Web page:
The indignation of the citizens being aroused by this atrocious and unprovoked massacre, a mass meeting was held. the following morning to take some action in the premises. Charley Moore and Reeves hearing of it, started early in the morning, on foot, towards Rattlesnake, Henry Plummer preceding them on horseback. Sentries were then posted all around the town, to prevent egress, volunteers were called for, to pursue the criminals, and Messrs. Lear, Higgins, O. J. Rockwell and Davenport at once followed on their track, coming up with them where they had ridden, in a thicket of brush, near the creek. The daylight was beginning to fade, and the cold was intense when a reinforcement arrived, on which the fugitives came out, delivered themselves up, and were conducted back to Bannack.
Plummer was tried and honorably acquitted, on account of Cleveland's threats. Mitchell was banished, but he hid around the town for awhile, and never went away. Reeves and Moore were next tried. Mr. Rheem had promised the evening before to conduct the prosecution, and Judge Smith had undertaken the defense, when on the morning of the trial, Mr. Rheem announced that he was retained for the defense. This left the people without any lawyer or prosecutor. Mr. Coply* at last undertook the case, but his talents not lying in that direction, be was not successful as an advocate. Judge Hoyt, from St. Paul, was elected Judge, and Hank Crawford, Sheriff.** Owing to the peculiarly divided state of public opinion, it seemed almost impossible to select an impartial jury from the neighborhood, and therefore a messenger was sent to Godfrey's Canon, where N.P. Langford, R. C. Knox, A. Godfrey, and others, were engaged in erecting a saw-mill, requesting them to come down to Bannack and sit on the jury. Messrs. Langford and Godfrey came down at once, to be ready for the trial the next day. The assembly of citizens numbered about five or six hundred, and to them the question was put, "Whether the prisoners should be tried by the people en masse, or by a selected jury." Some leading men advocated the first plan. N. P. Langford and several prominent residents took the other side, and argued the necessity for a jury. After several hours' discussion, a jury was ordered, and the trial proceeded. At the conclusion of the evidence and argument, the case was given to the jury without any charge. The Judge also informed them that if they found the prisoners guilty, they must sentence them. At the first ballot, the vote stood: For death, 1; against it, 11. The question of the prisoners' guilt admitted of no denial. N. P. Langford alone voted for the penalty of death. A sealed verdict of banishment and confiscation of property was ultimately handed to the Judge, late in the evening. Moore and Reeves were banished from the Territory, but were permitted to stay at Deer Lodge till the Range would be passable.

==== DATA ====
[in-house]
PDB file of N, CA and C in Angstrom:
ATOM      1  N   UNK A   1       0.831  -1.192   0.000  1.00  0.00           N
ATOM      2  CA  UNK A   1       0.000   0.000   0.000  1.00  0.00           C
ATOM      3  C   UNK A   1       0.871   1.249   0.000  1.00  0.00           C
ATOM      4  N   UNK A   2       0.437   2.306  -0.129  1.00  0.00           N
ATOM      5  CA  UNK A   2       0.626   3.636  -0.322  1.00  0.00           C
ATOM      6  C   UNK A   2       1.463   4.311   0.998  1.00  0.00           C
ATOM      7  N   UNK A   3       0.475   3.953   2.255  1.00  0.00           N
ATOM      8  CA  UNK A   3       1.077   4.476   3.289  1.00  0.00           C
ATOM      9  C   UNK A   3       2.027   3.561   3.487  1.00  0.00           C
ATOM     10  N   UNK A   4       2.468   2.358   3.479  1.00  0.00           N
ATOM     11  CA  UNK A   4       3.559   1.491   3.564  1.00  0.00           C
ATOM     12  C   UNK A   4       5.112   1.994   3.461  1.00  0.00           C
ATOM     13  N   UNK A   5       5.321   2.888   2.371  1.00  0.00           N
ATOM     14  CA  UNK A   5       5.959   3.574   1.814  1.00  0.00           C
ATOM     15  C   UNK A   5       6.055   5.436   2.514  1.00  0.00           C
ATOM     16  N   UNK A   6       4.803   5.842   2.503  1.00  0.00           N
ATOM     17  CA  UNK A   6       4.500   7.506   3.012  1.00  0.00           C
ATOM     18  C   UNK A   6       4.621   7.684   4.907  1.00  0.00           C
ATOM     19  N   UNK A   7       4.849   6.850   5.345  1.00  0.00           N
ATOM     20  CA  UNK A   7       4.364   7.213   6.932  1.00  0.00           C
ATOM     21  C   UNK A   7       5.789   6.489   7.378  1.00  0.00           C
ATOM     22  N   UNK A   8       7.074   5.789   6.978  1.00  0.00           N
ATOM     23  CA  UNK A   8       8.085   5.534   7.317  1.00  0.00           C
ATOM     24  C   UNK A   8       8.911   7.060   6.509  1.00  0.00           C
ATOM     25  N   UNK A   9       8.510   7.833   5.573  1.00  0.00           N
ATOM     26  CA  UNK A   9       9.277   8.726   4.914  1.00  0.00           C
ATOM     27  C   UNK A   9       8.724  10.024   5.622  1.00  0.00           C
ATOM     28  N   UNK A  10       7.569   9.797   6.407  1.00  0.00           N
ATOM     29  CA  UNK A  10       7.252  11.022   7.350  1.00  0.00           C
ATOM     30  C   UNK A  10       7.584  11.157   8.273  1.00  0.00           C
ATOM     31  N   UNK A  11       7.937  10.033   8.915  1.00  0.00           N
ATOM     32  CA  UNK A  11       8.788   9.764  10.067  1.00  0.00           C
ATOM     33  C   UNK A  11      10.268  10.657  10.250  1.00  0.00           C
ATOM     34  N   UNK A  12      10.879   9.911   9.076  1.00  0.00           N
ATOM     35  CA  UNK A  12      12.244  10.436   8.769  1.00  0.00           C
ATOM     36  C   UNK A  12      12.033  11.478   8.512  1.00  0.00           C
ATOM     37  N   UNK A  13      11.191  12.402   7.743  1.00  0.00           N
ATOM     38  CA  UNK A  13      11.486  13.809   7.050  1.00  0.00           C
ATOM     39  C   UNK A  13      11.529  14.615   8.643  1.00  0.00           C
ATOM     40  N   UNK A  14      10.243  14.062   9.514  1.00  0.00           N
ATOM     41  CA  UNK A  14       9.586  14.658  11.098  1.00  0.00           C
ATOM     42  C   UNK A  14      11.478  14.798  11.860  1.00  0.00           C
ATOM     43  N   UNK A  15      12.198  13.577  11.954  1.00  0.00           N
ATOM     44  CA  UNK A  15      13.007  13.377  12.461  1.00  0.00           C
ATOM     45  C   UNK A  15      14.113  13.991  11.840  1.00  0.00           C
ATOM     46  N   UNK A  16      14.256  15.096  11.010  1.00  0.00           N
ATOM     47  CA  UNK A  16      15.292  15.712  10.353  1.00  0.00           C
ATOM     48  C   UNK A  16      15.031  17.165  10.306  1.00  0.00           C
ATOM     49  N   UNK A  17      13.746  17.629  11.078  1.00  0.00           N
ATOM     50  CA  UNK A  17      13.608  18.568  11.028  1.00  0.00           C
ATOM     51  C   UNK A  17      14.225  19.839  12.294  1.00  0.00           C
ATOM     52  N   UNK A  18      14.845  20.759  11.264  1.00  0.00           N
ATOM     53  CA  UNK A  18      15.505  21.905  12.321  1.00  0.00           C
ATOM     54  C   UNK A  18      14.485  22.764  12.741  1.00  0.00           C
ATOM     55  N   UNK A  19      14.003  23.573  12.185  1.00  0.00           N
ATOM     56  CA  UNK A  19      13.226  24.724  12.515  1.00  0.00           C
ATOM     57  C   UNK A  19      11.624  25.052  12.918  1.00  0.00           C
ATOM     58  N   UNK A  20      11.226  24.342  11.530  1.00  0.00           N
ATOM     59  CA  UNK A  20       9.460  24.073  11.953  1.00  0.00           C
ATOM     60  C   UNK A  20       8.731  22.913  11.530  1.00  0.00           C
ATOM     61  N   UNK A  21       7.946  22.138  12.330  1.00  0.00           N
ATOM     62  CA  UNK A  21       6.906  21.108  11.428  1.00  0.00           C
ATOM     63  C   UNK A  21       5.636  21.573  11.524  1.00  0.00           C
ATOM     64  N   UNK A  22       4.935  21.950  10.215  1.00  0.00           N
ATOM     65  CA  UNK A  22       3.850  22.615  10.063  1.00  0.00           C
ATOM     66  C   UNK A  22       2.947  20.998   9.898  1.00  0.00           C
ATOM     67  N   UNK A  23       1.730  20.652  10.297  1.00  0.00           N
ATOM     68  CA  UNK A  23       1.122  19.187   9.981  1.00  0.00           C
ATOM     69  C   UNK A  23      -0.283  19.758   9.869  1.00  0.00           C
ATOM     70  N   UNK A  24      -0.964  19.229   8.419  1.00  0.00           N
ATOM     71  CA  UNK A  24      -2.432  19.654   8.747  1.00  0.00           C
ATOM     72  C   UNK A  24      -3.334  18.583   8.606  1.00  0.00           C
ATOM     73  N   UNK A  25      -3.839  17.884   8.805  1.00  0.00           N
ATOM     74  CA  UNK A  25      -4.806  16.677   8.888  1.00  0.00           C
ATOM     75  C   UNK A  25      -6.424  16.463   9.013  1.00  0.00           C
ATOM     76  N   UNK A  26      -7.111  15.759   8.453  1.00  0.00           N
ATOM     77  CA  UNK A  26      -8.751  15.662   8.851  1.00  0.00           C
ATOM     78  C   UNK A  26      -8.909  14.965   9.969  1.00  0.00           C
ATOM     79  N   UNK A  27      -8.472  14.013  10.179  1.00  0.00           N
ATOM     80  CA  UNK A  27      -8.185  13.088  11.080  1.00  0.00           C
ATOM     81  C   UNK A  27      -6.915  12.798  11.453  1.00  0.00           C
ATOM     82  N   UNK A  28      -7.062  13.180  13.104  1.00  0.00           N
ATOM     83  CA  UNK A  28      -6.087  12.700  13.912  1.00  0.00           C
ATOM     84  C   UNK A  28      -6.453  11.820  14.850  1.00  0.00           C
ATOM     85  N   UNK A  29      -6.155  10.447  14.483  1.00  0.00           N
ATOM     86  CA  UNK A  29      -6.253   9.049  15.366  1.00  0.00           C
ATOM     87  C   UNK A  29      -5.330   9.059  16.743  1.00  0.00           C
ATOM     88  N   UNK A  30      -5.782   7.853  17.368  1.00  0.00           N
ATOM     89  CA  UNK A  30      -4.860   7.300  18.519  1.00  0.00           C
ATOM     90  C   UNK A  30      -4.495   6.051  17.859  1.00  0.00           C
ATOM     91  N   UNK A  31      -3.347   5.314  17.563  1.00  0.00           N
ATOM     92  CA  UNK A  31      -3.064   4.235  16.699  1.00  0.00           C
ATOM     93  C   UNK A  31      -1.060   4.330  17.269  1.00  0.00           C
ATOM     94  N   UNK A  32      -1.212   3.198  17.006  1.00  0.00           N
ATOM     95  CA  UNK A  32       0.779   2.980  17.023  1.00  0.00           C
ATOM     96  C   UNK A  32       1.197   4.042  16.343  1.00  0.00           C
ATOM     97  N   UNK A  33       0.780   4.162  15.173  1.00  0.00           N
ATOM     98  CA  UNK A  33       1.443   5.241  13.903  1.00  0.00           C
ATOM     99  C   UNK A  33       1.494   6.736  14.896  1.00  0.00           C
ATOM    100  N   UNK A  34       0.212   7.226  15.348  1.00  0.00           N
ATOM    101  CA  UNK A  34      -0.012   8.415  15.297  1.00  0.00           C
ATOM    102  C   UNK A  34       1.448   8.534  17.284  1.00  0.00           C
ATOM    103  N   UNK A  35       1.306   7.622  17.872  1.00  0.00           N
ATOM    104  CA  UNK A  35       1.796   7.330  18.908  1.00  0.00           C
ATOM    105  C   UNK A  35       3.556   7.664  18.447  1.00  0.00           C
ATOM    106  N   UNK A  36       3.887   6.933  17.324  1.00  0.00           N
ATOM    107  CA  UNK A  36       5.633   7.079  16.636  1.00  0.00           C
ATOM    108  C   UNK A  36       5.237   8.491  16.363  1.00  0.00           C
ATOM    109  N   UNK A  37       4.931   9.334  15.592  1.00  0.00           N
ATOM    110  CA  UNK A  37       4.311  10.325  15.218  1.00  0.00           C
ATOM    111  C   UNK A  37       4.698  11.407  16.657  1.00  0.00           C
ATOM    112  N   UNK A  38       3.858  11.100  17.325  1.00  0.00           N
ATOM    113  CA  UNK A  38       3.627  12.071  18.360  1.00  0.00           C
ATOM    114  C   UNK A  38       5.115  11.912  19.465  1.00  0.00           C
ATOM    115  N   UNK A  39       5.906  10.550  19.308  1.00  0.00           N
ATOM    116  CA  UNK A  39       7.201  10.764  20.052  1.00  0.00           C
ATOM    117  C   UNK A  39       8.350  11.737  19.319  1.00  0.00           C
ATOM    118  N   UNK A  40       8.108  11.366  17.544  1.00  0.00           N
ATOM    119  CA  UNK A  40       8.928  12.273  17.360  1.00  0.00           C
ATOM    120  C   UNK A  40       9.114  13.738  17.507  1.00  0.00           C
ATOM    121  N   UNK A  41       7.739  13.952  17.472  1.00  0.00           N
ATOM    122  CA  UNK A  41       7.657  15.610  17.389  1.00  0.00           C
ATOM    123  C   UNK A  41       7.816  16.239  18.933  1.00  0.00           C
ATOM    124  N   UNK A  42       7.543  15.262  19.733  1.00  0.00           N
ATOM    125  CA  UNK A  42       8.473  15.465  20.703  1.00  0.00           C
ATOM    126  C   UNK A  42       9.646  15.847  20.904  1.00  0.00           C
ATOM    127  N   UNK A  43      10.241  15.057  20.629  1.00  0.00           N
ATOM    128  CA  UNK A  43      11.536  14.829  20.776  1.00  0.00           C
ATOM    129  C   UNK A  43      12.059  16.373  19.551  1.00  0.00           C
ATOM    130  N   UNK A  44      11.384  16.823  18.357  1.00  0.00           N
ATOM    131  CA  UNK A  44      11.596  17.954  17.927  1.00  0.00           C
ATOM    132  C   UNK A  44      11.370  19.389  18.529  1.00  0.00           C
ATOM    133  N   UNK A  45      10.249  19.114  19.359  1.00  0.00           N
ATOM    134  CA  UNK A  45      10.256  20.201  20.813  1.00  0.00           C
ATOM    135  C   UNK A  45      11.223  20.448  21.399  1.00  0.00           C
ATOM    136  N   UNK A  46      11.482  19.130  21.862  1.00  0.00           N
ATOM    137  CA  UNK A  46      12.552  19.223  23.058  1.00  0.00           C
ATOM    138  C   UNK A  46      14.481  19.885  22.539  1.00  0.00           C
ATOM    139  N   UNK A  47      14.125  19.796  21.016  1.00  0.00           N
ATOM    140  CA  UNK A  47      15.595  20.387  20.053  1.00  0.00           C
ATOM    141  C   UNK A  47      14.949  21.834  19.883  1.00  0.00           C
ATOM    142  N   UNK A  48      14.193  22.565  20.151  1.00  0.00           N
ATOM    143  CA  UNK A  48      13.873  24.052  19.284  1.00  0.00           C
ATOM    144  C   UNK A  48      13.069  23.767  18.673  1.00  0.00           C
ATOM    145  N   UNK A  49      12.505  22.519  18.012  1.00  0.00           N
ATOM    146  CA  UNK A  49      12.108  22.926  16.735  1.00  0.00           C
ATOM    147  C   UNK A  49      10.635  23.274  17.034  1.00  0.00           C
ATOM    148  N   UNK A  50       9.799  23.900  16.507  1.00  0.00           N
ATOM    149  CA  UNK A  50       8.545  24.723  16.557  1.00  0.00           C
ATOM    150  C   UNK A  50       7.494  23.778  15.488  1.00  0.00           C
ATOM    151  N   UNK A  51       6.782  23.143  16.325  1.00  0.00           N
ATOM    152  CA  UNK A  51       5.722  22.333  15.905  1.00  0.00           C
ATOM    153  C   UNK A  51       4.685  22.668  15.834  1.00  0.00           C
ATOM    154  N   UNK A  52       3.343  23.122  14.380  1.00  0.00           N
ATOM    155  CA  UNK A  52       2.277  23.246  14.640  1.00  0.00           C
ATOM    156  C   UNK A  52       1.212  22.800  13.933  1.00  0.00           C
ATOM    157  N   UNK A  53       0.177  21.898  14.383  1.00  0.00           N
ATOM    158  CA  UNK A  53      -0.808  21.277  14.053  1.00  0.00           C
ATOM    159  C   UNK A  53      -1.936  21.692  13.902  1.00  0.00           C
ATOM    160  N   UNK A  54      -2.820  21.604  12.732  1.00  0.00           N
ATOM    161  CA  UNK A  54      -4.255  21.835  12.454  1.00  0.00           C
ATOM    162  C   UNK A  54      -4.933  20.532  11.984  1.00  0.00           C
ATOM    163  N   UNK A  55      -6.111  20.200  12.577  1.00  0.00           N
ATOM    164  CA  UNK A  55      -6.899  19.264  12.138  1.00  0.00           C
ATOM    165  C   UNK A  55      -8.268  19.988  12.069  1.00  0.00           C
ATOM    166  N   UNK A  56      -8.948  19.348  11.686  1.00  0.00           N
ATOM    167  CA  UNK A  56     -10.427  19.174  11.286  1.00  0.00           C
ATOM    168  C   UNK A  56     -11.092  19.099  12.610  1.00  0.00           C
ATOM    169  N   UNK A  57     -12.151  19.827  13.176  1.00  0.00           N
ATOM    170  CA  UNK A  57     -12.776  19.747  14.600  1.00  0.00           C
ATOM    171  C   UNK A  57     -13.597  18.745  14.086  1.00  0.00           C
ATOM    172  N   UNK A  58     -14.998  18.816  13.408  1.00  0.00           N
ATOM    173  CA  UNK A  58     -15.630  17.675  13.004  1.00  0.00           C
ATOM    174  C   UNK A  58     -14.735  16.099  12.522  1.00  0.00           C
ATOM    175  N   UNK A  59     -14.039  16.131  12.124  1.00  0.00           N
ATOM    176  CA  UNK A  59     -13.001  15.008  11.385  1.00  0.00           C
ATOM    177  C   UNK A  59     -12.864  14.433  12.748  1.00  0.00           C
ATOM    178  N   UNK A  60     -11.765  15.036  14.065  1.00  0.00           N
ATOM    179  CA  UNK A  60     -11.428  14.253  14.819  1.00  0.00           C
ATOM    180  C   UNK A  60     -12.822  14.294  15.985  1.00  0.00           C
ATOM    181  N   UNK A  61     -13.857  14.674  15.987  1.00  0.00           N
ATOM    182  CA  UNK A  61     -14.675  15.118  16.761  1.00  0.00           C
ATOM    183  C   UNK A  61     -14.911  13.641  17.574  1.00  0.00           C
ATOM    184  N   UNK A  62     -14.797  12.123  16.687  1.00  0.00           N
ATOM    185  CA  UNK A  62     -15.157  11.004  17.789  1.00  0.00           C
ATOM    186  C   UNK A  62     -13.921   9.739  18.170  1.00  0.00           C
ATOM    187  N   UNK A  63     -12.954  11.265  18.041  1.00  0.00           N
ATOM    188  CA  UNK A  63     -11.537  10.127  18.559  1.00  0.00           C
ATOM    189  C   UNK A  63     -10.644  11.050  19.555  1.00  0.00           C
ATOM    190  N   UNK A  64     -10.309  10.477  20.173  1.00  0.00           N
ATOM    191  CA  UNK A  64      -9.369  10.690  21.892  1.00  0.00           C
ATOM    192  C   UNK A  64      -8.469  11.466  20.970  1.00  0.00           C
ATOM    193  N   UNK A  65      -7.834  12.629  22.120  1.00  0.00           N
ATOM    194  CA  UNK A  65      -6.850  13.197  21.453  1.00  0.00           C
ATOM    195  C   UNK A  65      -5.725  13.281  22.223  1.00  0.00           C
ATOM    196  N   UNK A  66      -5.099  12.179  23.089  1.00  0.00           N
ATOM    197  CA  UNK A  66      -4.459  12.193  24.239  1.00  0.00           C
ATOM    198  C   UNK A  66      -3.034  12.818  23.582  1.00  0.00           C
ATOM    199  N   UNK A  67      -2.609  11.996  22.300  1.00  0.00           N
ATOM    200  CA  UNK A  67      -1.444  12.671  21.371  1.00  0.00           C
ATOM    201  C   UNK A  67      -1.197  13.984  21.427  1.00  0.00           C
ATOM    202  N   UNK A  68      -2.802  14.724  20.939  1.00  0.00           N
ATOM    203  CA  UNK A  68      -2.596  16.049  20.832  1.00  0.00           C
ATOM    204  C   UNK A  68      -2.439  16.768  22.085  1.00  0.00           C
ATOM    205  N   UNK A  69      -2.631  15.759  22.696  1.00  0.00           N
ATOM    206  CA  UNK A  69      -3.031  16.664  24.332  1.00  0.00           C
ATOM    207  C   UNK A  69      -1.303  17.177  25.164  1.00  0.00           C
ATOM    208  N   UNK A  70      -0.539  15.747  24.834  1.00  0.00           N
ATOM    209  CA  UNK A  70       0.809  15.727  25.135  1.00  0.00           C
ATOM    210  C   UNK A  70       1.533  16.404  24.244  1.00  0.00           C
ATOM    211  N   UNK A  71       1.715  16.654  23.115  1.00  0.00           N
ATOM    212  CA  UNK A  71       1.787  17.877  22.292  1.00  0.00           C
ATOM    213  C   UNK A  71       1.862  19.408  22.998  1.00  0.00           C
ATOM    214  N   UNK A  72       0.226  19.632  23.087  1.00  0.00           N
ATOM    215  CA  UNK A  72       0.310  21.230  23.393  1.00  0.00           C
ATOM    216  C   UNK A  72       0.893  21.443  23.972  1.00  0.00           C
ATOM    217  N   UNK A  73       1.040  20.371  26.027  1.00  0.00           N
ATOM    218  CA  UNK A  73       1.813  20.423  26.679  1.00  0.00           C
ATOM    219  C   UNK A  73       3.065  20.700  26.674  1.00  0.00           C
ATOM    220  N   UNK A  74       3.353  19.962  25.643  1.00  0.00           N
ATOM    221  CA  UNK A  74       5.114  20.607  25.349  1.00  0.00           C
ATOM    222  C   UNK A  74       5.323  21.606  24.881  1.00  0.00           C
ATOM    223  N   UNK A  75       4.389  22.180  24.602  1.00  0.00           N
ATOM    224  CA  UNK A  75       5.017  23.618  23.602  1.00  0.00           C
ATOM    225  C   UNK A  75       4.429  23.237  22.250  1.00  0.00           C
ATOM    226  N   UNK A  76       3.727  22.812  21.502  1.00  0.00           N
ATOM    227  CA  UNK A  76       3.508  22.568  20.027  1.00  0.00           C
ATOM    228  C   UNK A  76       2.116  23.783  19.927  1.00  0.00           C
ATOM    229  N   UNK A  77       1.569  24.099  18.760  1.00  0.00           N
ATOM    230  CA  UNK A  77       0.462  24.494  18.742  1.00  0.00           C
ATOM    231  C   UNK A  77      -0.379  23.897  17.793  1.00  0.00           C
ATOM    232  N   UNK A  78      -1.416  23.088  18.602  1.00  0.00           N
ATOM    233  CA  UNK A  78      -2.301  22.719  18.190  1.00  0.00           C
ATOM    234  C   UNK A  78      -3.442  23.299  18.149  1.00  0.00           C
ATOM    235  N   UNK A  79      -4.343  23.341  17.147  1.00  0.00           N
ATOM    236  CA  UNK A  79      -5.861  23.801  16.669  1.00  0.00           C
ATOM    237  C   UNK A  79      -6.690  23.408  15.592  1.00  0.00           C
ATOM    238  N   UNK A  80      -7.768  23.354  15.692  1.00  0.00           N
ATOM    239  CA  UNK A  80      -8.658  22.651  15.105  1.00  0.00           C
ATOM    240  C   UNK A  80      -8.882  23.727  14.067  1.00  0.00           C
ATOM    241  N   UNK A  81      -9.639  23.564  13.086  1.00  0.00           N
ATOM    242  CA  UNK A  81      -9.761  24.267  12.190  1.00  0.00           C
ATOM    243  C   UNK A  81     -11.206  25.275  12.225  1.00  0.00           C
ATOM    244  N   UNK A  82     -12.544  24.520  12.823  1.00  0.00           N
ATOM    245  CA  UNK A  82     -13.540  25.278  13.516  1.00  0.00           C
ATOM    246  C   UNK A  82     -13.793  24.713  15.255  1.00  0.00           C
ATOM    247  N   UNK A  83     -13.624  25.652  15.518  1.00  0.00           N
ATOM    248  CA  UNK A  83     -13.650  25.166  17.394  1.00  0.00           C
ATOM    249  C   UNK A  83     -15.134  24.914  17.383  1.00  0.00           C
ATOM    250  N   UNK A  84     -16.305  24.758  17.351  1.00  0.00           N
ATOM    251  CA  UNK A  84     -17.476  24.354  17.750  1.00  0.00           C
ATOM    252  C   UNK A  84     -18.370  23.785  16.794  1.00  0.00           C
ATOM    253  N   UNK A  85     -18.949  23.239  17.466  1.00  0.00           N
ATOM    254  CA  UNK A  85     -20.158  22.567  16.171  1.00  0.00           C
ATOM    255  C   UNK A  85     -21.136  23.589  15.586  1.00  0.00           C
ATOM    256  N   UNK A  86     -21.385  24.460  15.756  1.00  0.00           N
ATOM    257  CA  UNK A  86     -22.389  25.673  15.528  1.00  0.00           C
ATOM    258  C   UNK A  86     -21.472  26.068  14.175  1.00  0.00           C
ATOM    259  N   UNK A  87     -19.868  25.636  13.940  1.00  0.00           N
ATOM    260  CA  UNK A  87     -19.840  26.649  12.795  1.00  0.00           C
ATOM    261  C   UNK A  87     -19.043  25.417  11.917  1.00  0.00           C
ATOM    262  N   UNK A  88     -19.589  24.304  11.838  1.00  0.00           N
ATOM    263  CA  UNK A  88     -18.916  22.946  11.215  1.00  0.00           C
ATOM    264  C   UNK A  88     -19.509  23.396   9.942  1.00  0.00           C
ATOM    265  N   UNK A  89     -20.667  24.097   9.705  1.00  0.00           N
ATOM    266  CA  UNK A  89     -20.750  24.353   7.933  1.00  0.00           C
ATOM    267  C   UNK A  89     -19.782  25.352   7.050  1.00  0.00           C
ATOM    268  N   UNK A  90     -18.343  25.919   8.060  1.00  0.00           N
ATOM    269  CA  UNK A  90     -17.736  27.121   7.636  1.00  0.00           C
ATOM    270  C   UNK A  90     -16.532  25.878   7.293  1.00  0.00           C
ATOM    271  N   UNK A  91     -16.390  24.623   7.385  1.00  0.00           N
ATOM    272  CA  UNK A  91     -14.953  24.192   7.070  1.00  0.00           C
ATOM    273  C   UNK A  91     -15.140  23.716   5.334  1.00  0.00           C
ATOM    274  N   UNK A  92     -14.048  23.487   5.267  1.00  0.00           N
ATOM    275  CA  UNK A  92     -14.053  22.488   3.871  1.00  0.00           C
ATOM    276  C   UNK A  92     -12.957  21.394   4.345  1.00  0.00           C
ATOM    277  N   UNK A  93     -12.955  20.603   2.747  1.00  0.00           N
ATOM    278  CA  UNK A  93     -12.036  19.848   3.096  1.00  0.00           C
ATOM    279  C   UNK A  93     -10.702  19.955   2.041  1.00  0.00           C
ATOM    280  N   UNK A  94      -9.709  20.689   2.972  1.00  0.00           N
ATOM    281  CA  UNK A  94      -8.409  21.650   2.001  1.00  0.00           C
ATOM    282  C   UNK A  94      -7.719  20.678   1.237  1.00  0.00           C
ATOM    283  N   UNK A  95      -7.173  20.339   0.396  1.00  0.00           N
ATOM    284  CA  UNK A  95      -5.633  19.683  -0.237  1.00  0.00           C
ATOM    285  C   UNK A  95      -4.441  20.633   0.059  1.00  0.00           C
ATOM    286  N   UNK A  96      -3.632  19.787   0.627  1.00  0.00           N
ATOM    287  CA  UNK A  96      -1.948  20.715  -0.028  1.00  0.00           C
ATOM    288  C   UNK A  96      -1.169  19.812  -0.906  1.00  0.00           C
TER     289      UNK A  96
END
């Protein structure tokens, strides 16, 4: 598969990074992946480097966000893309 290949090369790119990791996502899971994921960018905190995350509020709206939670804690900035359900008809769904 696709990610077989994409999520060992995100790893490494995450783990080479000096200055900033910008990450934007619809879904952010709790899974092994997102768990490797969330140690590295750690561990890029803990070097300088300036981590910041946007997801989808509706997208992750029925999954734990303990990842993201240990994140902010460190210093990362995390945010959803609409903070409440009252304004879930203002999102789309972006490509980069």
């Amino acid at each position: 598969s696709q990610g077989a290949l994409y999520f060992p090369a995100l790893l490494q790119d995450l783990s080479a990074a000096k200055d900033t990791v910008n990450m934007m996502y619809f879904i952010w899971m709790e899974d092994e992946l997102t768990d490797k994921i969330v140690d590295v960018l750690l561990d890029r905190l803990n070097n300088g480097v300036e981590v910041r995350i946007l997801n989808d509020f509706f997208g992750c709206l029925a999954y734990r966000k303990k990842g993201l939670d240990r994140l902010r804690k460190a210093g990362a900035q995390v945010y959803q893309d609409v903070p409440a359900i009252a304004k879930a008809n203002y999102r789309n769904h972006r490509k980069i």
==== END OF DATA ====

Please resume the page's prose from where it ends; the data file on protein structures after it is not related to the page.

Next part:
*Afterward killed in trying to take Pizanthia, the greaser, January 11th, 1864.
** Hank Crawford was the first sheriff of Bannack District.
In the morning the Court again met, and the Judge informed the people that he had received the verdict, which he would now hand back to the foreman to read. Mr. Langford accordingly read it aloud.
From that time forward a feeling of bitterest hostility was manifested by the friends of Moore, Reeves and Mitchell towards all who were prominently connected with the proceedings.
During the trial, the roughs would swagger into the space allotted for the Judge and jury, giving utterance to clearly understood threats, such as, ''I'd like to see the G d d d jury that would dare to hang Charley Reeves or Bill Moore," etc., etc., doubtless had fully as much weight with the jury as the evidence had. The pretext of the prisoners that the Indians had killed some white friends of theirs, in '49, while going to California, was accepted by the majority of the jurors as some sort of justification; but the truth is, they were afraid of their lives -and, it must be confessed, not without apparent reason.
To the delivery of this unfortunate verdict may be attributed the ascendancy of the roughs. They thought the people were afraid of them. Had the question been left to old Californians or experienced miners, Plummer, Reeves and Moore would have been hanged, and much bloodshed and suffering would have been thereby prevented. No organization of the Road Agents would have been possible.